Why Sign Language should be taught in Schools
“Sign language is the equal of speech, lending itself equally to the rigorous and the poetic, to philosophical analysis or to making love.”
I believe that sign language should be taught in schools from a young age, and kids should have the choice of picking it just like the other languages for more complicated levels. Sign language isn’t only useful for deaf and mute people, but everyone. In this essay, I will be discussing the reasons that I think sign language should be taught alongside the initial language taught in the region. Here is the first reason:
First of all, people from all around the world will be able to communicate with this shared language, there will be no need for translating apps or any confusion to occur. In addition to that, sign language can be useful in countless situations. For instance, if someone is coming for a job interview or to order something at a restaurant, there would be no confusion. Perhaps you’re at the cinema and you want to talk to your friend, you can do so without making a sound. Or maybe you’re at a loud concert with your friends and you can easily communicate with your hands. Another example could be talking underwater while snorkeling or diving. Communicating while eating, talking through the glass, or far distances are a few other examples.
Secondly, sign language helps people to develop better listening skills. Sign language forces people to pay full attention to the person who is speaking by maintaining eye contact and waiting for the person to finish speaking for you to start. You simply can’t look away when talking in sign language. This shows the other person that you are genuinely interested in what they are saying. People who know sign language tend to be better at listening.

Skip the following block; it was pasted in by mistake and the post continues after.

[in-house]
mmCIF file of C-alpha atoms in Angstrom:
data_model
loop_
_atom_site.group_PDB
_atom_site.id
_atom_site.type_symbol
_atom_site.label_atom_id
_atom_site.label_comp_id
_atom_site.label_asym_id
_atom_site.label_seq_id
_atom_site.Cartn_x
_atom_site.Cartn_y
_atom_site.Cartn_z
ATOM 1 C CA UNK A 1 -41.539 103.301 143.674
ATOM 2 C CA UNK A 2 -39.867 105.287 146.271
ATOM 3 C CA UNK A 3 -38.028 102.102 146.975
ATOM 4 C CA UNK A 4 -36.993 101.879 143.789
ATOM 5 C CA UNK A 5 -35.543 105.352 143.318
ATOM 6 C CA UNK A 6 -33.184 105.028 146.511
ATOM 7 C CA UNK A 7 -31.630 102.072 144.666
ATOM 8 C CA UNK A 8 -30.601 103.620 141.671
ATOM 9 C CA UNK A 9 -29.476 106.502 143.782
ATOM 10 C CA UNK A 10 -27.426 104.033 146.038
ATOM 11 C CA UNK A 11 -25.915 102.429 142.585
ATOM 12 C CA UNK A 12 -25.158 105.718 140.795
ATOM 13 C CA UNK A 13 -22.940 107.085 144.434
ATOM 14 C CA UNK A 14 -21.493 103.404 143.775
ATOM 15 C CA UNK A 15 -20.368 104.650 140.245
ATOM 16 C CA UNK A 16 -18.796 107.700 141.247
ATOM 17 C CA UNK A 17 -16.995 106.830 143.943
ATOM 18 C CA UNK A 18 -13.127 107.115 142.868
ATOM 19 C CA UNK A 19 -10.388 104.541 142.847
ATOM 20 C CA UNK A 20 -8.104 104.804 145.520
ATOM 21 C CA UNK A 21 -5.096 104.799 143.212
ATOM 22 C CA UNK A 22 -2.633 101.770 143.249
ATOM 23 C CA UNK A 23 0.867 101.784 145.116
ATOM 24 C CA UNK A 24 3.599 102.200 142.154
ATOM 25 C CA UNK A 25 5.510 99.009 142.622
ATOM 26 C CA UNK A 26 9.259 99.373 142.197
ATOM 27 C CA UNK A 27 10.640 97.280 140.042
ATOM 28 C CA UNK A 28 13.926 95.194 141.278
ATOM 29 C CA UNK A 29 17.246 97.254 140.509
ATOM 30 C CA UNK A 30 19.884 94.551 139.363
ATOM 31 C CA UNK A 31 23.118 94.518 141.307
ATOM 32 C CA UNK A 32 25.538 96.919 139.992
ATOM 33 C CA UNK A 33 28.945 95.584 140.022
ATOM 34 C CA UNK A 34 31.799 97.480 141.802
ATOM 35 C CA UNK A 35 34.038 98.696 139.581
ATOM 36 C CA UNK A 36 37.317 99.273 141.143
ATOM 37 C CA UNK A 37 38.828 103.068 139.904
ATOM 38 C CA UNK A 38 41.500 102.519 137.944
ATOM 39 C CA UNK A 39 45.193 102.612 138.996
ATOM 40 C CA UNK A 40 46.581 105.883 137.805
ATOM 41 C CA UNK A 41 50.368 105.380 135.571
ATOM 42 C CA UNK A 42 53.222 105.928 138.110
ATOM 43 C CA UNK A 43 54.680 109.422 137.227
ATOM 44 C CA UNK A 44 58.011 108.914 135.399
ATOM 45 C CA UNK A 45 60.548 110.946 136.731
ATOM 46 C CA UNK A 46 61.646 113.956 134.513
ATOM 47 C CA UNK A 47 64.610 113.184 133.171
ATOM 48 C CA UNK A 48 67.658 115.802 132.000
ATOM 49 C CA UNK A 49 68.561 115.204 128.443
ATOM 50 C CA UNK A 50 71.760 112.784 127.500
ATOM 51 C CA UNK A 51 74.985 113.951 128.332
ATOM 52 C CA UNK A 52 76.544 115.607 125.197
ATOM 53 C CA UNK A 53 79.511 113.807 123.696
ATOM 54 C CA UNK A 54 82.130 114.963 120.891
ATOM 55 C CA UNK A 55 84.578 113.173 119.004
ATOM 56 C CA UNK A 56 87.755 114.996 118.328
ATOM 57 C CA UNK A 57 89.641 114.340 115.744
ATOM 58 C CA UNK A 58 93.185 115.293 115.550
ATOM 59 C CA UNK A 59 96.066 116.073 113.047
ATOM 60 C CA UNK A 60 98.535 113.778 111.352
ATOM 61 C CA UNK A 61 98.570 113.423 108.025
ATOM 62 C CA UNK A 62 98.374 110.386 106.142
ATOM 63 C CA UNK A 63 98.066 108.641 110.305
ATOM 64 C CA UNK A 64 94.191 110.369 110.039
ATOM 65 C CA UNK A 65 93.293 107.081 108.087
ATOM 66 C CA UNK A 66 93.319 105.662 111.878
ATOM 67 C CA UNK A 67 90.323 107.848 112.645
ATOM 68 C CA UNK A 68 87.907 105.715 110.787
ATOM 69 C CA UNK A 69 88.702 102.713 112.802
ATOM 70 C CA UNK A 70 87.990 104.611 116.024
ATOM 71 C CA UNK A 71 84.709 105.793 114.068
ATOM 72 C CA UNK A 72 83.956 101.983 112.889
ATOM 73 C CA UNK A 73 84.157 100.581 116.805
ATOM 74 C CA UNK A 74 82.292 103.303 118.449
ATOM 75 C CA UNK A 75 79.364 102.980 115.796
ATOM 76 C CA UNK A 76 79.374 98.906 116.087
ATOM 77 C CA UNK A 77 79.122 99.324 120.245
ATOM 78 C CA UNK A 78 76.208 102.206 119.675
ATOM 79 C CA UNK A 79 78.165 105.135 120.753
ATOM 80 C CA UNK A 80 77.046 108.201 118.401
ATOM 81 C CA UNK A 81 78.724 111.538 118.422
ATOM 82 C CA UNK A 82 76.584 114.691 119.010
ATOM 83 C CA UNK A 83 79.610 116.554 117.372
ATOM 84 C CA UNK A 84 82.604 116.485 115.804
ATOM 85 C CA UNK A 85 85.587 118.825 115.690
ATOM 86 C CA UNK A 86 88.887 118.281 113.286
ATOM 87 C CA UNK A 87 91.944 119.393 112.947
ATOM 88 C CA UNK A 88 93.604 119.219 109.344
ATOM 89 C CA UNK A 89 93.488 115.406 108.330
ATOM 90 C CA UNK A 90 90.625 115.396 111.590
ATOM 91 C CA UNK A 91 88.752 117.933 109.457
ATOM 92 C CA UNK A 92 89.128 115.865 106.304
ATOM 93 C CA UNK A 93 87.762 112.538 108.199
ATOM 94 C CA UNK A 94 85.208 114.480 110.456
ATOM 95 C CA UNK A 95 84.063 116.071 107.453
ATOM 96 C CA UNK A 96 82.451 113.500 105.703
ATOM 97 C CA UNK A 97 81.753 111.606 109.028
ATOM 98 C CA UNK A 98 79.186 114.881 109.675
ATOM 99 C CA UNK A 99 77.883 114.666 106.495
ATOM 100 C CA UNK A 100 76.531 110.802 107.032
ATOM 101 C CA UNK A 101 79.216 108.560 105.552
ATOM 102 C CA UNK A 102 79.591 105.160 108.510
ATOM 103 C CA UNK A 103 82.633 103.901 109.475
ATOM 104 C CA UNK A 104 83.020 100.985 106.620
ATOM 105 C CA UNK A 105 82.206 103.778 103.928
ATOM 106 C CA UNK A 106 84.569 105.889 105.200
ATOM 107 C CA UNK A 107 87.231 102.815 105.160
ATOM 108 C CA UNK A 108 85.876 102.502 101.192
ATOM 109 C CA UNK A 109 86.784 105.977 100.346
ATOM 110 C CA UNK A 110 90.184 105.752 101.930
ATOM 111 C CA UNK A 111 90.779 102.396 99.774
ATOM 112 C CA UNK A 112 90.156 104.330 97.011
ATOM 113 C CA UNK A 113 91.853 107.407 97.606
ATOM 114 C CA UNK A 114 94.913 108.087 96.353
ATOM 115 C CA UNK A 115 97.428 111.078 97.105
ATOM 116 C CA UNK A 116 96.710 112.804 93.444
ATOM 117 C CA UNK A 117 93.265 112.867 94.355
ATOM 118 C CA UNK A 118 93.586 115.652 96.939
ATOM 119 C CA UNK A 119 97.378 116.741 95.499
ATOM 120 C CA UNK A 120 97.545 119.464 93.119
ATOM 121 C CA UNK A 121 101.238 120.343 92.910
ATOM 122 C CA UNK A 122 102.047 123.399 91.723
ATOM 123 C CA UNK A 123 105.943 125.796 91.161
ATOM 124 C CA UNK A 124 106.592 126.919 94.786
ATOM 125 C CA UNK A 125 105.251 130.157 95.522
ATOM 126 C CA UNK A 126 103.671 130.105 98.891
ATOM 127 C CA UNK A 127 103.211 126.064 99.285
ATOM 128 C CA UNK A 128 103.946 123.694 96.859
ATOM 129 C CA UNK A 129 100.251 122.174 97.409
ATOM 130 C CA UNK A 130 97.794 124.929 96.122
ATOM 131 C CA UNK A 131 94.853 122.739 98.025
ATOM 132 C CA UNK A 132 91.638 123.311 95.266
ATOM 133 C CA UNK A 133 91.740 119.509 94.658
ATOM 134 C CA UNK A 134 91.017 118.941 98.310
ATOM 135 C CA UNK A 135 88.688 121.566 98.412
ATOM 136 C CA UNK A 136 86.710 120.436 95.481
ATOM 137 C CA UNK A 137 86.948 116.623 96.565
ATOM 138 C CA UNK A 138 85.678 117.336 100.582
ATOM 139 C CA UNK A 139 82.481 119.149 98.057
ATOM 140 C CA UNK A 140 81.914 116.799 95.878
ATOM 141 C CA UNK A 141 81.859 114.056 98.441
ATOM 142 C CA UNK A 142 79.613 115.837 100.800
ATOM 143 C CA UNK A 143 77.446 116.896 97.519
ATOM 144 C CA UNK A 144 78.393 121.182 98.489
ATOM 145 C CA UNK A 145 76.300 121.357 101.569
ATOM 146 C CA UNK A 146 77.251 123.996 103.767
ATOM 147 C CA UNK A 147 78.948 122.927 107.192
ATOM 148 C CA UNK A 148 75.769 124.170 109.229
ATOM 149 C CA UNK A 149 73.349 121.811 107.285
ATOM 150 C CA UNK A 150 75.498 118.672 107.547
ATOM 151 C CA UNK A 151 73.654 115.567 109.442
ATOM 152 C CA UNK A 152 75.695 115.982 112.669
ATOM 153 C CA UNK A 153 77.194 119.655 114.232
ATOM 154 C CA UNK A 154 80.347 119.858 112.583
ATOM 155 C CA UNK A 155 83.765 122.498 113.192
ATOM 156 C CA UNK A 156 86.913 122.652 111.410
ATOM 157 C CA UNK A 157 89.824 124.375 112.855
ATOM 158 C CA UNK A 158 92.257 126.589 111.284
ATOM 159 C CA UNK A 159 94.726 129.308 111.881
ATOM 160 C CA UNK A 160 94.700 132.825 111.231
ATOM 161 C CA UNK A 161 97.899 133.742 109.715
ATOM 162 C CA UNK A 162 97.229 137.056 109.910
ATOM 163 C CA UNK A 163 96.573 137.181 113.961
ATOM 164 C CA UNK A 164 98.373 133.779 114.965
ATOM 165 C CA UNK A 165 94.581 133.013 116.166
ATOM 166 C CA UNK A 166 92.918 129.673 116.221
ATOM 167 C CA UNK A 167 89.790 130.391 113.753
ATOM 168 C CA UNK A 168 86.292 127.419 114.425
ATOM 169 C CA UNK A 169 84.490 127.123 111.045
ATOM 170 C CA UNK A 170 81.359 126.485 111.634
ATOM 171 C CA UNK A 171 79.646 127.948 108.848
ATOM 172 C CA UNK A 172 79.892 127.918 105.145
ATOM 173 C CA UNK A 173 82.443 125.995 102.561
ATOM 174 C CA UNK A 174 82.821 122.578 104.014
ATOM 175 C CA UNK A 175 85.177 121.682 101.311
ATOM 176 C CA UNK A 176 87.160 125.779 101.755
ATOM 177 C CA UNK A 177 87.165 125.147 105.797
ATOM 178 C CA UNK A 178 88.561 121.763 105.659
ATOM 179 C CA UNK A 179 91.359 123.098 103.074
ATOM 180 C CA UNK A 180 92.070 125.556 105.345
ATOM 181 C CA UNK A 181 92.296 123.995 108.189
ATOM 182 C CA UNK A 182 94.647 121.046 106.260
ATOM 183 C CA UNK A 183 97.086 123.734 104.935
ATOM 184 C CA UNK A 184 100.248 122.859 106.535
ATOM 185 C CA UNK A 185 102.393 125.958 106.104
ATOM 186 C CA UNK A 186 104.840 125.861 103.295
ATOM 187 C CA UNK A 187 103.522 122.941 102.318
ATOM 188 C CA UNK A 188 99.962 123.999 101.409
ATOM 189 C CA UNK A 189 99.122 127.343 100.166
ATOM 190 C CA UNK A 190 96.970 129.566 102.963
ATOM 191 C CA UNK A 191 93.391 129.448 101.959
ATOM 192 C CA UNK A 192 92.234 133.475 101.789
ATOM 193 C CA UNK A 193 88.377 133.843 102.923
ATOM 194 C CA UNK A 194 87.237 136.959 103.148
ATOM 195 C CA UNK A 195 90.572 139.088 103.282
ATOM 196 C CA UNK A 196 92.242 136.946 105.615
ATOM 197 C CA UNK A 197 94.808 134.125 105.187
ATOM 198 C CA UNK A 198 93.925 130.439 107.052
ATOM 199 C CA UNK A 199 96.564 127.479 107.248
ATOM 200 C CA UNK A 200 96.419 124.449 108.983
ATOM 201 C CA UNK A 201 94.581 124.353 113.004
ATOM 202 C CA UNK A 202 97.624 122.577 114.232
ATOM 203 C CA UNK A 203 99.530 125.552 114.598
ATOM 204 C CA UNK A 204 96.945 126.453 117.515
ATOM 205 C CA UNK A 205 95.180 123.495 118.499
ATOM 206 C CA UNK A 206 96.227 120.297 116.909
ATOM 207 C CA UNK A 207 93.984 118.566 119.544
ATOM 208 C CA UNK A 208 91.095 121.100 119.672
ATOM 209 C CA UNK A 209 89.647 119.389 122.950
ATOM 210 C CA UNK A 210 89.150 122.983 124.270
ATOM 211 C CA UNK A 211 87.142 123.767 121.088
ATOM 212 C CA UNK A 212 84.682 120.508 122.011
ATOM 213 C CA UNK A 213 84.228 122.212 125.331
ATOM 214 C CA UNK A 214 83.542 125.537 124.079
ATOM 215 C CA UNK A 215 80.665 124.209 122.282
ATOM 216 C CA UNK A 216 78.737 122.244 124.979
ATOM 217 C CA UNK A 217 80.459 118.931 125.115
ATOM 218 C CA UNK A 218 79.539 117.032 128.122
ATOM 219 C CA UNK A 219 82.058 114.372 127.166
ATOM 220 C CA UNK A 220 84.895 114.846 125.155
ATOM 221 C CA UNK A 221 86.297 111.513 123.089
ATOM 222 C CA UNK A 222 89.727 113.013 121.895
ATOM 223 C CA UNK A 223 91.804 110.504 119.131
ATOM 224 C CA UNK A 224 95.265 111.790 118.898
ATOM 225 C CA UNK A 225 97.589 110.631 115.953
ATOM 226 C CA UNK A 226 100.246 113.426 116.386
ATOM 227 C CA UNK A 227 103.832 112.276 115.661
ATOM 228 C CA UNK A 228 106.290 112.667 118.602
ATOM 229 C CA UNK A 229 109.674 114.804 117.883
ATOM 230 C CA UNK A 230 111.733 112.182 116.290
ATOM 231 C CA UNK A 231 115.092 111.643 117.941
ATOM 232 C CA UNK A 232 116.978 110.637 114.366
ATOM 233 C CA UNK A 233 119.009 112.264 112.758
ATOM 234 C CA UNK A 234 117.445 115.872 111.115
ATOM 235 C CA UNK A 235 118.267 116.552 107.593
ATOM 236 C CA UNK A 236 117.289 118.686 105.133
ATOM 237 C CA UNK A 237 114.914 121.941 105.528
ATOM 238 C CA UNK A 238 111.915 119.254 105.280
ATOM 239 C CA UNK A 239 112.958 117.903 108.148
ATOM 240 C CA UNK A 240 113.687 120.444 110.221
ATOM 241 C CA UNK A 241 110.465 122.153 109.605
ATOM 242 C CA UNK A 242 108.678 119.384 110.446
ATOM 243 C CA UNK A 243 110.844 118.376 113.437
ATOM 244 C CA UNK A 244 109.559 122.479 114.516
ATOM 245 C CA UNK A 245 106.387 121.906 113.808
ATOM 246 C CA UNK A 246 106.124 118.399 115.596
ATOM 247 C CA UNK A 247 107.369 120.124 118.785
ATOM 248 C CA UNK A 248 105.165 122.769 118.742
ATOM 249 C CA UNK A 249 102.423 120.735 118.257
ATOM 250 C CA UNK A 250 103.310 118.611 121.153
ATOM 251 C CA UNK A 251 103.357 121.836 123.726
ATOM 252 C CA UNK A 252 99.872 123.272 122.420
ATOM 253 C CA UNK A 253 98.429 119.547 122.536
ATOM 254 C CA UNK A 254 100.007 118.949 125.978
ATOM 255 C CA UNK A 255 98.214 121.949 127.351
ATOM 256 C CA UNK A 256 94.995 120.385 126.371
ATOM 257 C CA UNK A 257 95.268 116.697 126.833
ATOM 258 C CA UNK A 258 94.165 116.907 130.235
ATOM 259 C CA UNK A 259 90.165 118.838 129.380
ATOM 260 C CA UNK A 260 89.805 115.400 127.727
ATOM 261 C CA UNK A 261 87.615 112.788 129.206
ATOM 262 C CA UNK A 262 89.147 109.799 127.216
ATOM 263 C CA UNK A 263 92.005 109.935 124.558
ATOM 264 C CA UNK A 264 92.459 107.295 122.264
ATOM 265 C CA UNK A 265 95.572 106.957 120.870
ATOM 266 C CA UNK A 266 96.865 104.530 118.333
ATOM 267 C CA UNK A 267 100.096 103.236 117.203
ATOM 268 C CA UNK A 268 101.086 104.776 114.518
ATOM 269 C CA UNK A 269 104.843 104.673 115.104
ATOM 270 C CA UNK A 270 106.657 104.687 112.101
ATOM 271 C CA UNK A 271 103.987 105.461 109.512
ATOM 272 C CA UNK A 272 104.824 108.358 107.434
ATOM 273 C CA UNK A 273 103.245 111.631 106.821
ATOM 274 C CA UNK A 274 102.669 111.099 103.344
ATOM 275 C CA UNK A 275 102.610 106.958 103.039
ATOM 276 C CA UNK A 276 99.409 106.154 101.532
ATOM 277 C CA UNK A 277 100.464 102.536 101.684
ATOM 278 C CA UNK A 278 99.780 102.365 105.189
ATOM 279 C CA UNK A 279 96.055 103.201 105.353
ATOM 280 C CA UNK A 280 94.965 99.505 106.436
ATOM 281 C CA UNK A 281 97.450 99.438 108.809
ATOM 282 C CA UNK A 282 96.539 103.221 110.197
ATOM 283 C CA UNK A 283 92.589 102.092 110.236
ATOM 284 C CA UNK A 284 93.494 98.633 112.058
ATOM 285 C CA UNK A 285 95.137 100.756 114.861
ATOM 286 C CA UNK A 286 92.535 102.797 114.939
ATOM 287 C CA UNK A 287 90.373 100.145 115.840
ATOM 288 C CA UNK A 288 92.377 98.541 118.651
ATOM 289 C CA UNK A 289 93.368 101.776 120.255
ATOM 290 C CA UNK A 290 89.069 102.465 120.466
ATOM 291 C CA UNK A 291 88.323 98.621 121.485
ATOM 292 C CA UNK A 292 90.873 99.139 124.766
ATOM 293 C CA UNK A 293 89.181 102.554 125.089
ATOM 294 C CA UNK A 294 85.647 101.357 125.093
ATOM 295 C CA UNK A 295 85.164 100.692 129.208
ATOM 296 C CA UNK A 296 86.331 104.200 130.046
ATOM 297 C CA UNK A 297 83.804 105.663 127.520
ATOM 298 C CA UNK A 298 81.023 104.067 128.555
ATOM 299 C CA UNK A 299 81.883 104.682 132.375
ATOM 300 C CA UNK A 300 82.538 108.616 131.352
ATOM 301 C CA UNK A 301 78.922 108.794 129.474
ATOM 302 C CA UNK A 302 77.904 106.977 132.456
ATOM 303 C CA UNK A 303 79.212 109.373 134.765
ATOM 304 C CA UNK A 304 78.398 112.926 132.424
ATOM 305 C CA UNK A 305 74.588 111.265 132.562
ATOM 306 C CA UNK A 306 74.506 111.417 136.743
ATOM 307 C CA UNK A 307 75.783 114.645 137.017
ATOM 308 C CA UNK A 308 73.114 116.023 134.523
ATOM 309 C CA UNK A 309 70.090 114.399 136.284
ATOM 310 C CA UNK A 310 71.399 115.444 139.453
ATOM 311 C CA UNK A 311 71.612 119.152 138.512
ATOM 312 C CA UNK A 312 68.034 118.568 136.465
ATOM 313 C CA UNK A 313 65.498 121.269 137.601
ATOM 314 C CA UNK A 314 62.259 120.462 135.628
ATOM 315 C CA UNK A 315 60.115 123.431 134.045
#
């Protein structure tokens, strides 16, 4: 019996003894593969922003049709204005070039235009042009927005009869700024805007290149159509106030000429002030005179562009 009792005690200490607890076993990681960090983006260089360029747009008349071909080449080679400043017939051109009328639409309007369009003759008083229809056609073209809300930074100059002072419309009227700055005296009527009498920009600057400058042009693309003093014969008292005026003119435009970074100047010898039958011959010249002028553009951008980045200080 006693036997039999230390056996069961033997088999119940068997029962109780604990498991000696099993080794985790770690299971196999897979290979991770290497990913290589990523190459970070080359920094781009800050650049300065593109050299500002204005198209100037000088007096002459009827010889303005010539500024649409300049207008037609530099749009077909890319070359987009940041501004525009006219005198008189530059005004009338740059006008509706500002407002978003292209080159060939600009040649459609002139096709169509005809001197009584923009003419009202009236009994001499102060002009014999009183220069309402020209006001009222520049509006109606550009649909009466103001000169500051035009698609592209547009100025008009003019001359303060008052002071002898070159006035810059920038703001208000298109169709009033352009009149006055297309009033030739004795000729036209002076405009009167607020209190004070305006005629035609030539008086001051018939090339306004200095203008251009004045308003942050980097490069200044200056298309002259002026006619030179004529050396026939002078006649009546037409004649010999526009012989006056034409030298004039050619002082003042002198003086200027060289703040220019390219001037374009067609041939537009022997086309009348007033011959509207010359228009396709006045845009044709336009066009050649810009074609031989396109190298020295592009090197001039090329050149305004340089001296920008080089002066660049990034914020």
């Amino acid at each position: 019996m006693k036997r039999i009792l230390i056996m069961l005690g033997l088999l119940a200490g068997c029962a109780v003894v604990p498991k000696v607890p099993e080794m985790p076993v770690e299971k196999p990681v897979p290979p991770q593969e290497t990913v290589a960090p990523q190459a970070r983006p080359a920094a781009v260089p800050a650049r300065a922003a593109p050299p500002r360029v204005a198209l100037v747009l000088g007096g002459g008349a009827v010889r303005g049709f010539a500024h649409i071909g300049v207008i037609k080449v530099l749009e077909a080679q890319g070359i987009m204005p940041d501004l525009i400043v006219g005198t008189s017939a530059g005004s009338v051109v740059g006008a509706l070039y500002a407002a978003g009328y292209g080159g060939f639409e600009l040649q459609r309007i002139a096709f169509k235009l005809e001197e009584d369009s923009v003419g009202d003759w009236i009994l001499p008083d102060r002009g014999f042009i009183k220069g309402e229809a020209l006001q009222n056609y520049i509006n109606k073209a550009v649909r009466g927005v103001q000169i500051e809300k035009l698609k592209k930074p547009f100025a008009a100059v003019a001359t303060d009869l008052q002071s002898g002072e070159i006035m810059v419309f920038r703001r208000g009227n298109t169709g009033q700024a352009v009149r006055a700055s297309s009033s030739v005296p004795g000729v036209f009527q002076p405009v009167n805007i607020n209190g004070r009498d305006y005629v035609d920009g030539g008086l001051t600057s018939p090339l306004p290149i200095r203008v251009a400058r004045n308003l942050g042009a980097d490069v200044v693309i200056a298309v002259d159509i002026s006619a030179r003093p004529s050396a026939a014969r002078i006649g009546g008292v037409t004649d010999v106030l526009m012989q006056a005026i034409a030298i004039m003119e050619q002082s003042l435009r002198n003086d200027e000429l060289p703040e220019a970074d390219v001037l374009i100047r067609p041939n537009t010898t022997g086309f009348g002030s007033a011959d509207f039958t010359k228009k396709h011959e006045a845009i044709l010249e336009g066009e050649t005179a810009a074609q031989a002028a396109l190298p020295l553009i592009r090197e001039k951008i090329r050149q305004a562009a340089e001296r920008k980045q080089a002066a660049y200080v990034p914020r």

My last point is that sign language can be just as, if not more expressive than words. Even though you can change your tone and volume when speaking, with sign language there are also ways to express yourself. The way your arms move, the speed you speak at, your facial expressions can say a great deal about what you’re trying to get across. For example, the position of your eyebrows can change your sentence from a statement to a question. Facial expressions can express emotions as well as grammatical information.
In conclusion, sign language is really the most useful language existing, and I don’t see why it shouldn’t be part of every human’s life. There are plenty of more reasons why it should be taught in schools, but those were just a few